These positions are not in turn homogeneous: political forces such as Democratic Action have been favorable to a possible electoral scenario, but they are not part of the signed agreement, others have argued that every exit by the polls is unfeasible and must be by force – as Antonio Ledezma or María Corina Machado- and parties like Primero Justicia have held vacilating positions.
The commitment of the signed agreement seems to be, in addition to achieving the announced advancement points, betraying those sectors that are against a violent exit with foreign intervention, and could agree with an intermediate position.
The question of the national and peaceful resolution of the conflict was underlined during the agreement and in subsequent statements. It is a position in a scenario marked by three recent events that indicate the progress of the factions that seek violent maneuvers to break the correlation of forces in their favor.
The first was the denunciation by the government of the threat of a false flag action prepared from Colombia to cause an escalation with acceleration of times and shocks. The second was the activation of the Inter-American Treaty of Reciprocal Assistance (TIAR) that will be discussed among the foreign ministers of signatory countries in the days of the United Nations General Assembly. As for the third, it was the new confirmation, through photographs and testimonies, of the link between Guaidó and sectors of the Colombian paramilitarism.
It is still early to know how the next steps will be taken, what will be the possible reinstatement of the Chavismo deputies to the AN, what will be attempted from that instance declared in contempt by the Supreme Court of Justice, or how the renewal of the CNE will be done.
Within that framework the response of the United States was twofold. First, the Treasury Department announced new sanctions on sixteen companies linked to Venezuela and the Clap program. Second, the State Department issued a statement accusing the government of being responsible for the failure of the dialogues, ratifying that it will not remove the blockade until Maduro leaves the presidency, and stressed the invocation of the TIAR to “facilitate more collective actions. ”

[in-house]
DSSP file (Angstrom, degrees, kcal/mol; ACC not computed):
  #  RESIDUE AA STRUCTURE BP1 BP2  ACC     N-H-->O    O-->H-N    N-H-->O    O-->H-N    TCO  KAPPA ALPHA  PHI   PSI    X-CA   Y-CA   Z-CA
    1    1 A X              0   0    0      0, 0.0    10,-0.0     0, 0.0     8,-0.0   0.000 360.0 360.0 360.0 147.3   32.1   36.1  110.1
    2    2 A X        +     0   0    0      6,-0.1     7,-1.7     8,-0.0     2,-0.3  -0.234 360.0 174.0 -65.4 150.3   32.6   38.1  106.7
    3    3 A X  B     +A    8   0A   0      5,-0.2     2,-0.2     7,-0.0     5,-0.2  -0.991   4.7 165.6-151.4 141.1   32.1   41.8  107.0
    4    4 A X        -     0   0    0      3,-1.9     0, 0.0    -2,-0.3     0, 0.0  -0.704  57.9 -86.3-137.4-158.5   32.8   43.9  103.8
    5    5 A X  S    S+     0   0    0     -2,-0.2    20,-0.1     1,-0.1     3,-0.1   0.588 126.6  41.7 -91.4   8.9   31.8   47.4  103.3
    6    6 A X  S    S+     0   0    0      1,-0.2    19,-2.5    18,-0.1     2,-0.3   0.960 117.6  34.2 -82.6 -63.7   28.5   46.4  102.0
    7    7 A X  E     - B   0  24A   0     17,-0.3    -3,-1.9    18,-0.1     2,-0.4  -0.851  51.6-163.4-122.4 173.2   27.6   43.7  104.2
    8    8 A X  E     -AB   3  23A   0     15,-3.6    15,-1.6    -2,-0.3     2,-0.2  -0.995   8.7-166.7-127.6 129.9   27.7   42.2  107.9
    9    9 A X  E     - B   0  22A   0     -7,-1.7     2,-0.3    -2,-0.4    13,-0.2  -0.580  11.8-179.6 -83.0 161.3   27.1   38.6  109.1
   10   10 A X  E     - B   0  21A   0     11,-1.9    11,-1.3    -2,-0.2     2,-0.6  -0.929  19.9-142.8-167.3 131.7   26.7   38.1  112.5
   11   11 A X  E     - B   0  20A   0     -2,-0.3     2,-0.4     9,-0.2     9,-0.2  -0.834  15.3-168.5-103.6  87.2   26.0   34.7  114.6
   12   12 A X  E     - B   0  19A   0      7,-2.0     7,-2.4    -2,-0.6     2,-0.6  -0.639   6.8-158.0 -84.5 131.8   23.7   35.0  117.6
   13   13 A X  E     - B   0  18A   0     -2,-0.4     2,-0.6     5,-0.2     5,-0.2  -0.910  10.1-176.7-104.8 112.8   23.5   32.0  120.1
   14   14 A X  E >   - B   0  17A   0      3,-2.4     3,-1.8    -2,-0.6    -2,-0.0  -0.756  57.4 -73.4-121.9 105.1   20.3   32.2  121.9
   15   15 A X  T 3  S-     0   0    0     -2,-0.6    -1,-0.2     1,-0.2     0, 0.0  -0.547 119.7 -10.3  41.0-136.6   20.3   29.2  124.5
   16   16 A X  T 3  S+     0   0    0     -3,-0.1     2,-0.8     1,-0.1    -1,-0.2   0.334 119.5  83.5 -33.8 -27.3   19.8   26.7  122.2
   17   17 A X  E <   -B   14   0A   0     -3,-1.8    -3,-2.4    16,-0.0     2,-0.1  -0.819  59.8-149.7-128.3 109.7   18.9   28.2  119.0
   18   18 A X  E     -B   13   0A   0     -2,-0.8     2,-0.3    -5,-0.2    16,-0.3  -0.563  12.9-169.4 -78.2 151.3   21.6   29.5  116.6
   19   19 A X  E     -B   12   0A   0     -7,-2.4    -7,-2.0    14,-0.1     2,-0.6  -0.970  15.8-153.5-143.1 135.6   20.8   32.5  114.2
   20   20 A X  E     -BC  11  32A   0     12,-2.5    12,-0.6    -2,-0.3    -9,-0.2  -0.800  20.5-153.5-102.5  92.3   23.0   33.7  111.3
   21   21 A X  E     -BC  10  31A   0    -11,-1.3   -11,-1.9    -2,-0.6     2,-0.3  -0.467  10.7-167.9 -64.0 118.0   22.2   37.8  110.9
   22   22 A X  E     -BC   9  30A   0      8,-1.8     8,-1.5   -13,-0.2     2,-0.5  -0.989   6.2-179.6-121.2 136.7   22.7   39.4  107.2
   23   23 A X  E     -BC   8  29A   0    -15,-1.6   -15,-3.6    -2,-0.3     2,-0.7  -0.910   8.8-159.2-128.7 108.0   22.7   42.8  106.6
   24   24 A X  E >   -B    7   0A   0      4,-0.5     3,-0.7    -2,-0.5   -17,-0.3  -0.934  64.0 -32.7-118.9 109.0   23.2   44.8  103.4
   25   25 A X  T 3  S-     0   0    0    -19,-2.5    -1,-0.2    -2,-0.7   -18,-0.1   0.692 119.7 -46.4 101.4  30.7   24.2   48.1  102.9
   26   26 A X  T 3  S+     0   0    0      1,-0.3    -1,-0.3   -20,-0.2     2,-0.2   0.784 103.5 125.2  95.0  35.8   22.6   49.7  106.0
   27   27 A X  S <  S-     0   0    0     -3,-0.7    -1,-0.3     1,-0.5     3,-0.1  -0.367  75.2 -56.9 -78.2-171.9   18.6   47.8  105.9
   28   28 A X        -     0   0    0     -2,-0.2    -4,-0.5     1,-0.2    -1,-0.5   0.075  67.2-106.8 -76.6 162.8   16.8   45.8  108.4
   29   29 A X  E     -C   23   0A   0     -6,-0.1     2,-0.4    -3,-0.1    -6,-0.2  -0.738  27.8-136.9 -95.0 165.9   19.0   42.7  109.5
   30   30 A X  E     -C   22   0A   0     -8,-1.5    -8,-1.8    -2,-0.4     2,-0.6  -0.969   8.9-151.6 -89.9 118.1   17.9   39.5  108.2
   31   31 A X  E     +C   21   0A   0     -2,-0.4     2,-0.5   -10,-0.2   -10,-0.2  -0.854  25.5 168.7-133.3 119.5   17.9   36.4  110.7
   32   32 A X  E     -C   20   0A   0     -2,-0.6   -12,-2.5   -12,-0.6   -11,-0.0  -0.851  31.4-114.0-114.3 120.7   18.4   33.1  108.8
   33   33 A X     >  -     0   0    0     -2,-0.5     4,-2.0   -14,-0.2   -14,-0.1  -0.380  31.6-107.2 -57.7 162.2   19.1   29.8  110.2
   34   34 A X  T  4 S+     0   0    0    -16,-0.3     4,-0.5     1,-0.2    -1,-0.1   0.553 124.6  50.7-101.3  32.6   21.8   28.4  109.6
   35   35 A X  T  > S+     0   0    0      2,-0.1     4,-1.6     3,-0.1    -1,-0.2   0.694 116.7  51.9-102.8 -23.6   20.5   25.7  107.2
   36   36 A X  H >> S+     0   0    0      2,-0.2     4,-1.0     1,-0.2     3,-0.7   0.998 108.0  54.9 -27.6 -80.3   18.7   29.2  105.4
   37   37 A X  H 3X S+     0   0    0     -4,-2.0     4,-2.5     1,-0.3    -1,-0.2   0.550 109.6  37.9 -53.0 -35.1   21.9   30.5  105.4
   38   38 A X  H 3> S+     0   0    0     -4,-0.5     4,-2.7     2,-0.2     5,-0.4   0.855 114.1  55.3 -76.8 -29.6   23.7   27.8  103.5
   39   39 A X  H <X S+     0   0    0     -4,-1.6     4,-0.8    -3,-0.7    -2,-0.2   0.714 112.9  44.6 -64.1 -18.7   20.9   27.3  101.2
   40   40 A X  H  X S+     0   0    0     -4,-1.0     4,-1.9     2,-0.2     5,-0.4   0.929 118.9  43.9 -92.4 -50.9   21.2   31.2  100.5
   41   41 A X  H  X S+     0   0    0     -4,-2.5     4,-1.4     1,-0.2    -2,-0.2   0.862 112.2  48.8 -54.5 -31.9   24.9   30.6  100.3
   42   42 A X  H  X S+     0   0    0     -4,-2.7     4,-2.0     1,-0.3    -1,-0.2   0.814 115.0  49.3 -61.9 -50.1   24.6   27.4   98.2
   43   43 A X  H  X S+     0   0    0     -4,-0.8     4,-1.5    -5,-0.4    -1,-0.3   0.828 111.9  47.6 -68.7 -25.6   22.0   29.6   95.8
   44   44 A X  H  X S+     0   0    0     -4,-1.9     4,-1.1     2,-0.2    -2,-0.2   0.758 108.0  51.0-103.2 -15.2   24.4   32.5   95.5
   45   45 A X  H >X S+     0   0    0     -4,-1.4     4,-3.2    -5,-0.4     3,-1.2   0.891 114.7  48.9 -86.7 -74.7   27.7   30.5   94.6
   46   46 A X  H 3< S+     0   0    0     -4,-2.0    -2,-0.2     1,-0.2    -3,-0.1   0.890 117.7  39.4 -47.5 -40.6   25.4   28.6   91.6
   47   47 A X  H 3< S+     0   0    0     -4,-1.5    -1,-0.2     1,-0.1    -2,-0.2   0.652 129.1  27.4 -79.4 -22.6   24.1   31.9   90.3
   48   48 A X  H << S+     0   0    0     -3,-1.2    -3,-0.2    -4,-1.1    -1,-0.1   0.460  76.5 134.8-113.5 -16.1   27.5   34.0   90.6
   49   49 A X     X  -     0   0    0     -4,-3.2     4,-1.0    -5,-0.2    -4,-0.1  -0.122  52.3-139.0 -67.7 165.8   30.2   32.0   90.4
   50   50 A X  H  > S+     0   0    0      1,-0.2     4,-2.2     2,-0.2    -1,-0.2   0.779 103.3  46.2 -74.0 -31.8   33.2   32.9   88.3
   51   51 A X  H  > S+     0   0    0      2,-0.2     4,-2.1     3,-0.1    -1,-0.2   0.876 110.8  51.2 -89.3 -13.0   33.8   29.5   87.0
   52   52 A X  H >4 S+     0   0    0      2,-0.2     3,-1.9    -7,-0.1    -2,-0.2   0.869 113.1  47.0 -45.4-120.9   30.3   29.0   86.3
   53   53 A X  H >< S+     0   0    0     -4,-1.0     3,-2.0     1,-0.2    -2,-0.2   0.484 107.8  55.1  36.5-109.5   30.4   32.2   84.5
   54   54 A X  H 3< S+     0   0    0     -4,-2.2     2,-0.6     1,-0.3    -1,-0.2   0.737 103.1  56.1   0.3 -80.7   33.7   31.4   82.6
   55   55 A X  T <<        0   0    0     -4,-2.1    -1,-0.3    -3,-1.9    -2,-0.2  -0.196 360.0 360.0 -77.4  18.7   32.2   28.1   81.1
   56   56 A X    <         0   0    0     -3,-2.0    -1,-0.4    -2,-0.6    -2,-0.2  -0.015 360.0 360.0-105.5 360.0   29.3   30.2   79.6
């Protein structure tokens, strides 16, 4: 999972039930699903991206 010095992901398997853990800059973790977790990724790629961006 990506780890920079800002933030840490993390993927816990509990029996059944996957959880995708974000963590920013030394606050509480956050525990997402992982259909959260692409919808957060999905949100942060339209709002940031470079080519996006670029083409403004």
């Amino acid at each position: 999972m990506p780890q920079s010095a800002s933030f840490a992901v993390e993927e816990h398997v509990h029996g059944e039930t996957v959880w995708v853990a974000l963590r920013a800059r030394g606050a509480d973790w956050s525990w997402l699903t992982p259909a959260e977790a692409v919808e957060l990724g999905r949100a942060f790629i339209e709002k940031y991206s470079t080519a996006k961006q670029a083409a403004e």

With this new scenario the government has taken a step of initiative in agreement with opposition sectors that were immediately described as traitors by the other forces of the extreme right. It remains to be seen, among other things, whether it will be able to “betray” more parties, and if the proposal will bring together a sufficient national and international consensus to open the doors of possible elections that would be, according to repeated Maduro declarations, legislative.
Featured image: Deputy Edgar Zambrano, of Democratic Action, was released.
Translated by JRE/EF
Argentinian Sociologist. He played in the Anahí Association, in HIJOS and in the Popular Front Darío Santillán. Since the beginning of 2013 he lives in Caracas. Author of the books: "I always return to the foot of the tree", "Founded days" and "Chronicles of communes, where Chávez lives". Currently collaborates in Telesur, Latin American Summary, Notes, Sudestada Magazine, Amphibian, among others.